The University of British Columbia has advised students to uninstall popular video-sharing platform TikTok from their phones — and to instead use a web browser to access the app.
In a post regarding privacy matters on its website, the university acknowledged TikTok is one of the fastest-growing social media platforms at the school.
“However, it has also raised security and privacy concerns due to its data collection practices and sharing data with its parent company ByteDance, which is based in China,” the March 28 notice said.
UBC noted the federal government has issued a ban on the use of TikTok on government-issued devices, with provincial governments following suit.
“We also recommend that you evaluate your activities on all your social media accounts, including updating your privacy settings and limiting the amount of personal information you share,” the notice said.
However, the university continues to maintain a TikTok account.
“UBC is not considering a ban on TikTok use on university-owned devices,” a UBC statement said.
“We’re monitoring the situation closely and will provide updates as required,” UBC spokesperson Matthew Ramsey told Glacier Media.
Simon Fraser University and the University of Victoria could not immediately provide situation reports from their campuses.
In February, privacy protection officials for Canada, Quebec, British Columbia and Alberta announced they are jointly investigating TikTok for its possible collection, use and disclosure of personal information.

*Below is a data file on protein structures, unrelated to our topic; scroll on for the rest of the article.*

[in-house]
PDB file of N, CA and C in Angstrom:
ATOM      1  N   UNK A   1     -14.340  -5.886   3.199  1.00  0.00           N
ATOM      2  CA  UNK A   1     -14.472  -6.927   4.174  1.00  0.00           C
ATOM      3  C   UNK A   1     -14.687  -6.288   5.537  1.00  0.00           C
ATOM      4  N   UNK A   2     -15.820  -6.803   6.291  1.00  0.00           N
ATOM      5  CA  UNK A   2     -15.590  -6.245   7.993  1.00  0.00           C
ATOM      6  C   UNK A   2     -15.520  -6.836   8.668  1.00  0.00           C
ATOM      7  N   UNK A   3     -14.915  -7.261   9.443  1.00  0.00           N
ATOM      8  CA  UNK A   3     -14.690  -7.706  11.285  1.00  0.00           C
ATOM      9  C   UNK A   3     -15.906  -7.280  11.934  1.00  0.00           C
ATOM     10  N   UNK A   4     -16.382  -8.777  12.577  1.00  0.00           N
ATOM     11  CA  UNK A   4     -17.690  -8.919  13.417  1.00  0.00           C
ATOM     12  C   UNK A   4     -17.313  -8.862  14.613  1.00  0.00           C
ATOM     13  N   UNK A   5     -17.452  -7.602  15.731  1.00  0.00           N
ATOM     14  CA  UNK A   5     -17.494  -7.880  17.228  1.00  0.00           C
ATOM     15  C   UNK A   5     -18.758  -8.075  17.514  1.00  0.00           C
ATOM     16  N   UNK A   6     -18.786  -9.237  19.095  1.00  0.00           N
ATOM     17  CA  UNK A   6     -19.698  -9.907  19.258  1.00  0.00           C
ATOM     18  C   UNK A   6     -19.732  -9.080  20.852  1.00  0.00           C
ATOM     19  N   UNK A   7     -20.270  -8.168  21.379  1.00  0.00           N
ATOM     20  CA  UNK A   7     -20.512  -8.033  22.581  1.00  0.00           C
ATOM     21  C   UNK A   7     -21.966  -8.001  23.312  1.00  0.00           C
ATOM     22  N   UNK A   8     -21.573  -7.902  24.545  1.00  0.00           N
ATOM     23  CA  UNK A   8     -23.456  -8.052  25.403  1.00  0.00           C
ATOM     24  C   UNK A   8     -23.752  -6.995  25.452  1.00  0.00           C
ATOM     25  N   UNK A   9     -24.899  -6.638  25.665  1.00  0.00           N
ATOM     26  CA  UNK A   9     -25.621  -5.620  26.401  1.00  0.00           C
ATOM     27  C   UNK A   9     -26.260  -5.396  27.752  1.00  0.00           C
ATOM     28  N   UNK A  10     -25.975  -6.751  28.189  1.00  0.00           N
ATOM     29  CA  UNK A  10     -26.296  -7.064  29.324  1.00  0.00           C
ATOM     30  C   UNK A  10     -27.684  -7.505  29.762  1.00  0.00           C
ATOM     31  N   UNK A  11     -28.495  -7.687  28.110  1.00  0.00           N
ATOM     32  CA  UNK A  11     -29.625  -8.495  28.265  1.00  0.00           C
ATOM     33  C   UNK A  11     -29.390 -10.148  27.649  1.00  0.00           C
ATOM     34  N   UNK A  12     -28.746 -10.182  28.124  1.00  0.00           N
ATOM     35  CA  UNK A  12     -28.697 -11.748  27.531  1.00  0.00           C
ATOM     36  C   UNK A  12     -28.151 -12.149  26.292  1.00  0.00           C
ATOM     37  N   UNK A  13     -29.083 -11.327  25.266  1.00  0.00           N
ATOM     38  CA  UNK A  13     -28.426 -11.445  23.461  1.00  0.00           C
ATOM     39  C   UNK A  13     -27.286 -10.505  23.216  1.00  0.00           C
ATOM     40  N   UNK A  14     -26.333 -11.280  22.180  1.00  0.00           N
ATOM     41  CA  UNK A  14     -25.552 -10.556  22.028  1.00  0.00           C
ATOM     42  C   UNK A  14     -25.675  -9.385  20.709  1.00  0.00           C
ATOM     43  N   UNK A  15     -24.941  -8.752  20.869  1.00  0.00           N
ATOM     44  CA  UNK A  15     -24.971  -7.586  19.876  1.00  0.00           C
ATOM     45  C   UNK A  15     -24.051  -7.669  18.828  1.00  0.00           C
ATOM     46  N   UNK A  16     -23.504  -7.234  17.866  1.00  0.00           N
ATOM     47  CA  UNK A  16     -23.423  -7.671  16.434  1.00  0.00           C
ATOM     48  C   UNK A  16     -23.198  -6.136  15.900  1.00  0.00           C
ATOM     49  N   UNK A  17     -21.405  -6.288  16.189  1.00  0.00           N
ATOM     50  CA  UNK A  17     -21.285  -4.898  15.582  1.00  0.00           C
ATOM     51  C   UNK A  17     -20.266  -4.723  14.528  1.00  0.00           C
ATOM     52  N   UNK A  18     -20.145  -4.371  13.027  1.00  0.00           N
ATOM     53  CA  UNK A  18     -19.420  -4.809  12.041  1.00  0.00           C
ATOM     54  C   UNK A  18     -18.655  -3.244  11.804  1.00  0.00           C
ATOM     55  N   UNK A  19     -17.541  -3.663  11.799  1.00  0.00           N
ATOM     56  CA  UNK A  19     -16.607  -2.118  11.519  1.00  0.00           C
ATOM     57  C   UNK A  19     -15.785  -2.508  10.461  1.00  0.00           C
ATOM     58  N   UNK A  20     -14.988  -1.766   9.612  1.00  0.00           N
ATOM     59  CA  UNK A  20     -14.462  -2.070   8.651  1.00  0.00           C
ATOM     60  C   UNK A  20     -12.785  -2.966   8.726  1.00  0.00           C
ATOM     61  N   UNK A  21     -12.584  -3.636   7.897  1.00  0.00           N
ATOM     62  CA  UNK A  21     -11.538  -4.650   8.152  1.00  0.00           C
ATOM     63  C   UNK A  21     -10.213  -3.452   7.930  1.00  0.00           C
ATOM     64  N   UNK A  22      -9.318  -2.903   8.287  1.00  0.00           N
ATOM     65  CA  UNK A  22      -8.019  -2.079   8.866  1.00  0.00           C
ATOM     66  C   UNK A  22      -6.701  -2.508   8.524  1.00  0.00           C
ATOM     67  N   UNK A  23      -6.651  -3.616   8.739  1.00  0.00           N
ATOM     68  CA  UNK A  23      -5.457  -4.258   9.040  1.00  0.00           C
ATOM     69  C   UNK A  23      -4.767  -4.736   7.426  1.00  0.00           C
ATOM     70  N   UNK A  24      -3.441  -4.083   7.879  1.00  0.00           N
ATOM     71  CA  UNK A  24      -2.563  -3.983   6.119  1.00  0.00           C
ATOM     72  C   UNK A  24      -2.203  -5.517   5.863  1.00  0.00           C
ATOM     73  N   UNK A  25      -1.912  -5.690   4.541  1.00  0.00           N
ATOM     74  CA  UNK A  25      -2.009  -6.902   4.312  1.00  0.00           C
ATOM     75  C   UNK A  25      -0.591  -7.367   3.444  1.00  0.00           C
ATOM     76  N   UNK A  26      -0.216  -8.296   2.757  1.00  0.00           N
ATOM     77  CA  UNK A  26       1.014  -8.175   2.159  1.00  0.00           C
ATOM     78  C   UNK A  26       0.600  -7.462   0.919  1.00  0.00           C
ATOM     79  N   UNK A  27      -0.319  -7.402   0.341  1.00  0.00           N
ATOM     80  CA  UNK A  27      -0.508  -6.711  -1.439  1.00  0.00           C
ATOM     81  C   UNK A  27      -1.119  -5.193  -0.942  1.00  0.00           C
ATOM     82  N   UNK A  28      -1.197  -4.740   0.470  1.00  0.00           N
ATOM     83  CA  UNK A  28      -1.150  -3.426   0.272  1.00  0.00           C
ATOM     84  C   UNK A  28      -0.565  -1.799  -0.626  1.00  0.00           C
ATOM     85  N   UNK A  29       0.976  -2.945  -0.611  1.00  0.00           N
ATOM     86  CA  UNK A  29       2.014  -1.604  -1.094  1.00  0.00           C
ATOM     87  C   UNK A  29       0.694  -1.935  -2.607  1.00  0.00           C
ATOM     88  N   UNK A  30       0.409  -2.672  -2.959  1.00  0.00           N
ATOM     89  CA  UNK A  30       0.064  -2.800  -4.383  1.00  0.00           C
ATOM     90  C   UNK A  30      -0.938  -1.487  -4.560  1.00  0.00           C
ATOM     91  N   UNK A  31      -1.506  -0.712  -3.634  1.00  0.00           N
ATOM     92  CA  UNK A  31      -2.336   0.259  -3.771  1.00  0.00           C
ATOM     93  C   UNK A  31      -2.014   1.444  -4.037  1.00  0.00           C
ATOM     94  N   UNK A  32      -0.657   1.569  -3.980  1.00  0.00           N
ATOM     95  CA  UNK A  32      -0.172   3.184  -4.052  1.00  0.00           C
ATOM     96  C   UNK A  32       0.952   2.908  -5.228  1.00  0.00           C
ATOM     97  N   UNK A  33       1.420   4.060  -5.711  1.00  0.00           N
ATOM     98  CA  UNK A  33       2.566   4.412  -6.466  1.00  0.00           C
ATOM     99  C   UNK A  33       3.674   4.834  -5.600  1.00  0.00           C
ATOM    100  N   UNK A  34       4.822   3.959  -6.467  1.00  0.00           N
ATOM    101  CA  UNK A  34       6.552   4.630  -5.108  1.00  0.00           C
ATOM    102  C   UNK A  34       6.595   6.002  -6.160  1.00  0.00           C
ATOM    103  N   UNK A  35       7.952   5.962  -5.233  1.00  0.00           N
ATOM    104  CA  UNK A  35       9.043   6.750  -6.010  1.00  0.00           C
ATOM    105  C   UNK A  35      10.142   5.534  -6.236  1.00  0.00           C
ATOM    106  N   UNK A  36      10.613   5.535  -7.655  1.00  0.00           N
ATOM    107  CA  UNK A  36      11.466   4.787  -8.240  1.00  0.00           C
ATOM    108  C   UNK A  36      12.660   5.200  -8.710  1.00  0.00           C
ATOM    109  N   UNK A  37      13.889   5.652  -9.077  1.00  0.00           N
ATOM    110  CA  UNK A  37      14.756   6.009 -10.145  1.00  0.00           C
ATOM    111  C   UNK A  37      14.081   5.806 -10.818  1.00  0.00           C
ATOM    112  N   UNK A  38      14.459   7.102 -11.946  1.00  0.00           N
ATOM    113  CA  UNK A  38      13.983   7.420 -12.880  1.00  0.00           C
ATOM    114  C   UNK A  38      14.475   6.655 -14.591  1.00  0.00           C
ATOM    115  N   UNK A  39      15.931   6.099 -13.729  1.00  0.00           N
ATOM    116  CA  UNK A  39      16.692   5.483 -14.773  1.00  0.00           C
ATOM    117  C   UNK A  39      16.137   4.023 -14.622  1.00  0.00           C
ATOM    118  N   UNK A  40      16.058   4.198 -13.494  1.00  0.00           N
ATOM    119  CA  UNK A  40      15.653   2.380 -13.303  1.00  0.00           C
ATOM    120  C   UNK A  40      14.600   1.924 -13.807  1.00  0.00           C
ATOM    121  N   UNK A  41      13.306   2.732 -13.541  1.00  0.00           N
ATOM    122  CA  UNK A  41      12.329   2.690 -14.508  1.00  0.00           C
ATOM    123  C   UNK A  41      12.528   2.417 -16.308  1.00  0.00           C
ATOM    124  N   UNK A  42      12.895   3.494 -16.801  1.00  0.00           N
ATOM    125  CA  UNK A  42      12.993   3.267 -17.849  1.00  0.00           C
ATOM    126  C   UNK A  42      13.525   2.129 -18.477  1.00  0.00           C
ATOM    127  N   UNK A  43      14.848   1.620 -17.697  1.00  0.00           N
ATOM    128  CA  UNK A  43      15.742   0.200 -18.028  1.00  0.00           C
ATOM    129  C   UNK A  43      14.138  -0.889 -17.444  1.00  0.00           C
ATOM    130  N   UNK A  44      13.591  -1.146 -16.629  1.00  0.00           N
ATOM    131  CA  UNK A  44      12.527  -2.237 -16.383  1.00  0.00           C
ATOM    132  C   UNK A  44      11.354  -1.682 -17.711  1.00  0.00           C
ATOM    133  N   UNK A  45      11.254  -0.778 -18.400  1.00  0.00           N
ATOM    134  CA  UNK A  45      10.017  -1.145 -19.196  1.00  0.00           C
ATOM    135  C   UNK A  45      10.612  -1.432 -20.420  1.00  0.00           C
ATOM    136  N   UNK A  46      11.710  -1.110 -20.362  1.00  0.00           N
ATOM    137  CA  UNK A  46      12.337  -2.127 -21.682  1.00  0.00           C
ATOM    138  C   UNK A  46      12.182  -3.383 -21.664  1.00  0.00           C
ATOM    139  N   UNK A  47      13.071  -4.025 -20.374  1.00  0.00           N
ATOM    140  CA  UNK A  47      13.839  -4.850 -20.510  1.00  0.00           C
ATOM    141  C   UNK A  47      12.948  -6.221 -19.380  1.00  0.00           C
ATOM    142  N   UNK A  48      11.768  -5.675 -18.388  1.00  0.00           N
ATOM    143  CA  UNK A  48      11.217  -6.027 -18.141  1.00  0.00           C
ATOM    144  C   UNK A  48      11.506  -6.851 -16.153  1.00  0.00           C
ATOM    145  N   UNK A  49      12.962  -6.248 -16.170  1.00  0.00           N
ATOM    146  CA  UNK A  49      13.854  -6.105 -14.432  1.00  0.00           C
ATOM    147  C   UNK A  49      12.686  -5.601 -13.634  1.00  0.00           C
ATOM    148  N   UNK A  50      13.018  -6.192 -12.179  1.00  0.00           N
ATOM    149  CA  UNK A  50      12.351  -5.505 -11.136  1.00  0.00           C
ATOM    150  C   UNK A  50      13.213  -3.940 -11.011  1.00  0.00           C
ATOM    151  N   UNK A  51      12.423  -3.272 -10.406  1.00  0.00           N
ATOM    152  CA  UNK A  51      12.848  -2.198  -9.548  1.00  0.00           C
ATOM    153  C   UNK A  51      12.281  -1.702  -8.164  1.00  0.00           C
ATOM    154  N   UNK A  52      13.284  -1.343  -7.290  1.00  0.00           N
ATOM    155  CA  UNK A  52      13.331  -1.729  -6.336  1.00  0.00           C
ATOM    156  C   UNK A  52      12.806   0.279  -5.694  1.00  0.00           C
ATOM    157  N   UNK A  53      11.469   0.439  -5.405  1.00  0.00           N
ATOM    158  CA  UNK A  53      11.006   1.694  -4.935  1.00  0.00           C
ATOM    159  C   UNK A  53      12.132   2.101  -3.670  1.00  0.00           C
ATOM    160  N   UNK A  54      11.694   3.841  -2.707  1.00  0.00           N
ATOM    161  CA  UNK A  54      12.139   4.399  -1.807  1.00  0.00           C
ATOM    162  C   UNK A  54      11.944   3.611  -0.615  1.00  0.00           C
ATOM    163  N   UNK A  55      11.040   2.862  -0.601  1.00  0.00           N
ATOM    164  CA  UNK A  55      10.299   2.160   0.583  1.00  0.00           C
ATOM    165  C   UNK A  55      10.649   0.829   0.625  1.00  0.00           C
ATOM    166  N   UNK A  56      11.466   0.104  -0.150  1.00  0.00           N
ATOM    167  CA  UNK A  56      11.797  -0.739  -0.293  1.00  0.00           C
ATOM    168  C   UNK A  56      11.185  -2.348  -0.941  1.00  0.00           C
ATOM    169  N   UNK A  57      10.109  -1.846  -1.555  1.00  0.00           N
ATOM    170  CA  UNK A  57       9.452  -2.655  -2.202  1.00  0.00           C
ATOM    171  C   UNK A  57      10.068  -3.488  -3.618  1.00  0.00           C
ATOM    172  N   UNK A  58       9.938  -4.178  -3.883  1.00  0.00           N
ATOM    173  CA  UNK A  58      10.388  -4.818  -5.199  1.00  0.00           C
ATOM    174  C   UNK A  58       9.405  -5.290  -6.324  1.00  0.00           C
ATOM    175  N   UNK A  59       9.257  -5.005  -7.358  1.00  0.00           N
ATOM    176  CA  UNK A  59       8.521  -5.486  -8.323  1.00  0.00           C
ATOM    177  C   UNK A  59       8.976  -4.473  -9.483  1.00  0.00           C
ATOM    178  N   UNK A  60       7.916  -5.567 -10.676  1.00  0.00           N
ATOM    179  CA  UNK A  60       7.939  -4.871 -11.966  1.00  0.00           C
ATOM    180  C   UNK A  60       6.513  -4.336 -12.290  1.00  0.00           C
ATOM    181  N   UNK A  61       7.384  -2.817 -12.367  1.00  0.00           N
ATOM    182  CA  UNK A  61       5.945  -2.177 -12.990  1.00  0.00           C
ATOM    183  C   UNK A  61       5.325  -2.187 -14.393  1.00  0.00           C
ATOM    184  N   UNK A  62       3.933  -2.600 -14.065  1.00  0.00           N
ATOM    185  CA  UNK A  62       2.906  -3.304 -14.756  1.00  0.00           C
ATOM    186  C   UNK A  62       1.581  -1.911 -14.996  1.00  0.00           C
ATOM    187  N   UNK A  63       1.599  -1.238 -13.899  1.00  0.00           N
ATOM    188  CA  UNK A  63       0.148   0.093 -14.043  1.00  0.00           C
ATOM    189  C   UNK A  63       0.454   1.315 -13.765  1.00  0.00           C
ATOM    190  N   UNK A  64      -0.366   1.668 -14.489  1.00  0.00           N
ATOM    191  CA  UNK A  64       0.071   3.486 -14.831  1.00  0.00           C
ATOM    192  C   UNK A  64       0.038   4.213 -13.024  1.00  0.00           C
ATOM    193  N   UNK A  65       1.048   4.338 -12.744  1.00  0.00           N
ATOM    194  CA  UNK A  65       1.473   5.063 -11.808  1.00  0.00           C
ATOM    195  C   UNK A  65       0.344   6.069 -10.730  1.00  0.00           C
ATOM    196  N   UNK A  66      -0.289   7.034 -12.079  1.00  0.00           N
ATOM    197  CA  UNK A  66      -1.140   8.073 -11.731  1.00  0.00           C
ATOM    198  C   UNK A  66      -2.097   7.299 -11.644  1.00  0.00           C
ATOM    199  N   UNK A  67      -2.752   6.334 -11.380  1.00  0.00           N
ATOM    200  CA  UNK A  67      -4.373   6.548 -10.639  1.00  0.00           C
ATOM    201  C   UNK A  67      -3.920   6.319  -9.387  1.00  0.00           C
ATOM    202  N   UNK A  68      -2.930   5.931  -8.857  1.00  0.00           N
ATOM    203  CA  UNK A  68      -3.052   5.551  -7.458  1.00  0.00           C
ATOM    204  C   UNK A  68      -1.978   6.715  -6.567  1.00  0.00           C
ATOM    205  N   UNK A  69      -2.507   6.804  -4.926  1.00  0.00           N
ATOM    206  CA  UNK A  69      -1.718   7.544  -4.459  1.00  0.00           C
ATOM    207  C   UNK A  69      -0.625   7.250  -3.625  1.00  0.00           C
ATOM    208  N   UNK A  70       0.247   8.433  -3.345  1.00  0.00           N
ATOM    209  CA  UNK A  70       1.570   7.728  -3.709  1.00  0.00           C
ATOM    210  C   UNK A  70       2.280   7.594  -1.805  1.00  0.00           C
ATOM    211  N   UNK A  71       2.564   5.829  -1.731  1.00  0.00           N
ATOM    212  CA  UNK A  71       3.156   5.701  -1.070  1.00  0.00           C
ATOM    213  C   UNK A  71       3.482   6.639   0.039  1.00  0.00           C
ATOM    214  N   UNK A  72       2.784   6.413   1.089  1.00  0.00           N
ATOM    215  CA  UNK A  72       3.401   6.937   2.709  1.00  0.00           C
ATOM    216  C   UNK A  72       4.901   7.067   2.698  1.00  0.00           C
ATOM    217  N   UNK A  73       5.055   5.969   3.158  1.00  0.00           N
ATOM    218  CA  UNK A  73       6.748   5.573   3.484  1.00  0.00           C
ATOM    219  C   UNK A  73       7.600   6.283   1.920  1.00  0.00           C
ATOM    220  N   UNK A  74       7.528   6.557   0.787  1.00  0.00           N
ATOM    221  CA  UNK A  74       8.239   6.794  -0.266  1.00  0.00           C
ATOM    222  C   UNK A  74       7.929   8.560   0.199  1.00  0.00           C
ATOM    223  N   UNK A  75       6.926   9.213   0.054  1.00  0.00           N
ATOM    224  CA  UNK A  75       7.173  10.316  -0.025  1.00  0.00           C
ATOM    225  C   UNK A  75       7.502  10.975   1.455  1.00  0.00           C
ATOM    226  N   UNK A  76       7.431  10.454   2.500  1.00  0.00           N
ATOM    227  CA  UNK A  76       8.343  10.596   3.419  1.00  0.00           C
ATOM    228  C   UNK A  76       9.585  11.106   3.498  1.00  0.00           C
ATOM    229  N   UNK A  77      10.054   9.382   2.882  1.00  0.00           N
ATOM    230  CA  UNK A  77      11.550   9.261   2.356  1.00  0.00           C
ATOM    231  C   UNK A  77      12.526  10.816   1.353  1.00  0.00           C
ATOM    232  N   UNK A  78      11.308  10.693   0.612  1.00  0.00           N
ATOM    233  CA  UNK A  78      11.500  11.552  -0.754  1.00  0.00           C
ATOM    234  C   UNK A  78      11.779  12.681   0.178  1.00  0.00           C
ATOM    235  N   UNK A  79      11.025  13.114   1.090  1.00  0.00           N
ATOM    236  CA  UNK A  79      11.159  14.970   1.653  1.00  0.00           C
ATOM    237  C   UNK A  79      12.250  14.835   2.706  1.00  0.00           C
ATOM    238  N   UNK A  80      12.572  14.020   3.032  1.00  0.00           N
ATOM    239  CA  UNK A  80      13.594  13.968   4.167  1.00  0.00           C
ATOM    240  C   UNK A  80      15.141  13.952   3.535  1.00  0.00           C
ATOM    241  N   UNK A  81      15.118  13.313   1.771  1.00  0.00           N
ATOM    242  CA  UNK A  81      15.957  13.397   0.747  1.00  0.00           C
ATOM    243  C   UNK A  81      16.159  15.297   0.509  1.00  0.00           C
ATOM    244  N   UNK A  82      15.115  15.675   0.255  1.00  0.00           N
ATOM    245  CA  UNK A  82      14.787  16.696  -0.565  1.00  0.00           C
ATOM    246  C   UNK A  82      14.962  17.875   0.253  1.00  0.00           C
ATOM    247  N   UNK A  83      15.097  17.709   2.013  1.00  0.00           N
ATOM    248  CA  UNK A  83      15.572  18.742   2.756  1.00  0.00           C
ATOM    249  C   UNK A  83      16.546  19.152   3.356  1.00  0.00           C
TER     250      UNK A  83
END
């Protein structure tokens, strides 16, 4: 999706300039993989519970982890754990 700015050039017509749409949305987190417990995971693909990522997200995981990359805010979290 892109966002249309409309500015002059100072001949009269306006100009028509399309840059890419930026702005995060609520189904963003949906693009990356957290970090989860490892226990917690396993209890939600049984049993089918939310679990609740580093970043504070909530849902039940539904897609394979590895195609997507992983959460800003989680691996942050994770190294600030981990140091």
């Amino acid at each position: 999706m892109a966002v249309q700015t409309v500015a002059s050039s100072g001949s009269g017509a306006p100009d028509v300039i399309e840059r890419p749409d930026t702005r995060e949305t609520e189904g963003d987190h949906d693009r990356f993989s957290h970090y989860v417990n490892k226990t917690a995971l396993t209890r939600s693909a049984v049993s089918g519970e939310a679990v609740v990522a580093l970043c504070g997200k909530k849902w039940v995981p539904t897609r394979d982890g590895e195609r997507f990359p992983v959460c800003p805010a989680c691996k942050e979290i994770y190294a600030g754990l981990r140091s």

B.C.’s Office of the Information and Privacy Commissioner said the investigation was initiated in the wake of now-settled, class-action lawsuits in the United States and Canada, as well as numerous media reports related to the short-form video and streaming application.
What the commissioners are looking into are whether TikTok's practices are in compliance with Canadian privacy legislation and in particular, whether valid and meaningful consent is being obtained for the collection, use and disclosure of personal information.
Multiple countries such as Belgium, Denmark, India, New Zealand, Pakistan, Taiwan, the United Kingdom and the U.S. as well as the European Union have banned civil servants from using TikTok on devices as privacy and cybersecurity concerns rise.
On March 23, TikTok CEO Shou Zi Chew was grilled by lawmakers in Washington, D.C., as to why the app shouldn’t be banned. He spent much of his time battling assertions that TikTok, or Chinese parent company, ByteDance, are Chinese government tools.
In March 2022, B.C. information and privacy commissioner Michael McEvoy noted a recent court case against TikTok where people had to go to court to stop the collection of children’s data.
That suit claimed TikTok collected private information from underage users without proper consent. The suit alleged breaches of a minor's privacy and sought damages under B.C.’s Privacy Act, Infants Act and at common law.
In February, TikTok agreed to a $2-million settlement after lawsuits asserted the popular social media platform illegally collected and commercialized personal data from Canadian users.